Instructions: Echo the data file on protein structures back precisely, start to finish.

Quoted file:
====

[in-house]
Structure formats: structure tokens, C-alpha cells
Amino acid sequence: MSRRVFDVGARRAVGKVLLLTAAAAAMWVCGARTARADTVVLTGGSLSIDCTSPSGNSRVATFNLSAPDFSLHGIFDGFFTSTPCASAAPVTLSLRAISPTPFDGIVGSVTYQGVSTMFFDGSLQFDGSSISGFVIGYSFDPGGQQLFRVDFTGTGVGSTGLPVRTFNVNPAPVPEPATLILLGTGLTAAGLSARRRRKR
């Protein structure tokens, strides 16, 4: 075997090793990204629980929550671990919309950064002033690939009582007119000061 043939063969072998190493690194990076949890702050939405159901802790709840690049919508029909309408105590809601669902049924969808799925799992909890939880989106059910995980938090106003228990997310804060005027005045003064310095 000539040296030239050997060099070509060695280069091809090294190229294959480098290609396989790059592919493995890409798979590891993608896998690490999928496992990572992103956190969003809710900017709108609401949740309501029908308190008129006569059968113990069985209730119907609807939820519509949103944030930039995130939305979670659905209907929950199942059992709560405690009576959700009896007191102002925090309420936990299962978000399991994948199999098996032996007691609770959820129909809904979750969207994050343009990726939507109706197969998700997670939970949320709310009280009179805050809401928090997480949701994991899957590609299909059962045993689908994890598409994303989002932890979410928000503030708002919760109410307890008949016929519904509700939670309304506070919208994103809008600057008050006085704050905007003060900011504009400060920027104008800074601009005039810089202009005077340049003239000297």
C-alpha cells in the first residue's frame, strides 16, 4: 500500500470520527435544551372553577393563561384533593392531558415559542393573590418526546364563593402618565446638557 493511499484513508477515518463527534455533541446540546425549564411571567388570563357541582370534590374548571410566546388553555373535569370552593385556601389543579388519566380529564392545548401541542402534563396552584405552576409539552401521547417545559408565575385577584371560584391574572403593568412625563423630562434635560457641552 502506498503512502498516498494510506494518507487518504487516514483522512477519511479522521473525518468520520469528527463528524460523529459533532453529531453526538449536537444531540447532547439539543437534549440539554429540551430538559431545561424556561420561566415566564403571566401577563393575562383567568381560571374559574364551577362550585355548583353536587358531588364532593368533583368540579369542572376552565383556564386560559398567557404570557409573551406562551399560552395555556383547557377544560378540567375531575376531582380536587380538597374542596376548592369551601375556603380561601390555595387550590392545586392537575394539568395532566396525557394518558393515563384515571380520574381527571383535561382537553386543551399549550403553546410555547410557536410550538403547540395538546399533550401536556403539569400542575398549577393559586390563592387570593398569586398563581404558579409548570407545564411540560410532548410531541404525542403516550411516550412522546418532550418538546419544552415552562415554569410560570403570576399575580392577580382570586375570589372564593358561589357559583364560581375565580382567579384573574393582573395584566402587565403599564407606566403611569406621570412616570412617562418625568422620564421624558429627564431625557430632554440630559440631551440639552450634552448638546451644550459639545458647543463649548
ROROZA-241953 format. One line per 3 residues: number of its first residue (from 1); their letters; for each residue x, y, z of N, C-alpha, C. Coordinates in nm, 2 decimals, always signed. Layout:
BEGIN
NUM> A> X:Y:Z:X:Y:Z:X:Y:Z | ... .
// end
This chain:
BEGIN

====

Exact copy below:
[in-house]
Structure formats: structure tokens, C-alpha cells
Amino acid sequence: MSRRVFDVGARRAVGKVLLLTAAAAAMWVCGARTARADTVVLTGGSLSIDCTSPSGNSRVATFNLSAPDFSLHGIFDGFFTSTPCASAAPVTLSLRAISPTPFDGIVGSVTYQGVSTMFFDGSLQFDGSSISGFVIGYSFDPGGQQLFRVDFTGTGVGSTGLPVRTFNVNPAPVPEPATLILLGTGLTAAGLSARRRRKR
């Protein structure tokens, strides 16, 4: 075997090793990204629980929550671990919309950064002033690939009582007119000061 043939063969072998190493690194990076949890702050939405159901802790709840690049919508029909309408105590809601669902049924969808799925799992909890939880989106059910995980938090106003228990997310804060005027005045003064310095 000539040296030239050997060099070509060695280069091809090294190229294959480098290609396989790059592919493995890409798979590891993608896998690490999928496992990572992103956190969003809710900017709108609401949740309501029908308190008129006569059968113990069985209730119907609807939820519509949103944030930039995130939305979670659905209907929950199942059992709560405690009576959700009896007191102002925090309420936990299962978000399991994948199999098996032996007691609770959820129909809904979750969207994050343009990726939507109706197969998700997670939970949320709310009280009179805050809401928090997480949701994991899957590609299909059962045993689908994890598409994303989002932890979410928000503030708002919760109410307890008949016929519904509700939670309304506070919208994103809008600057008050006085704050905007003060900011504009400060920027104008800074601009005039810089202009005077340049003239000297």
C-alpha cells in the first residue's frame, strides 16, 4: 500500500470520527435544551372553577393563561384533593392531558415559542393573590418526546364563593402618565446638557 493511499484513508477515518463527534455533541446540546425549564411571567388570563357541582370534590374548571410566546388553555373535569370552593385556601389543579388519566380529564392545548401541542402534563396552584405552576409539552401521547417545559408565575385577584371560584391574572403593568412625563423630562434635560457641552 502506498503512502498516498494510506494518507487518504487516514483522512477519511479522521473525518468520520469528527463528524460523529459533532453529531453526538449536537444531540447532547439539543437534549440539554429540551430538559431545561424556561420561566415566564403571566401577563393575562383567568381560571374559574364551577362550585355548583353536587358531588364532593368533583368540579369542572376552565383556564386560559398567557404570557409573551406562551399560552395555556383547557377544560378540567375531575376531582380536587380538597374542596376548592369551601375556603380561601390555595387550590392545586392537575394539568395532566396525557394518558393515563384515571380520574381527571383535561382537553386543551399549550403553546410555547410557536410550538403547540395538546399533550401536556403539569400542575398549577393559586390563592387570593398569586398563581404558579409548570407545564411540560410532548410531541404525542403516550411516550412522546418532550418538546419544552415552562415554569410560570403570576399575580392577580382570586375570589372564593358561589357559583364560581375565580382567579384573574393582573395584566402587565403599564407606566403611569406621570412616570412617562418625568422620564421624558429627564431625557430632554440630559440631551440639552450634552448638546451644550459639545458647543463649548
ROROZA-241953 format. One line per 3 residues: number of its first residue (from 1); their letters; for each residue x, y, z of N, C-alpha, C. Coordinates in nm, 2 decimals, always signed. Layout:
BEGIN
NUM> A> X:Y:Z:X:Y:Z:X:Y:Z | ... .
// end
This chain:
BEGIN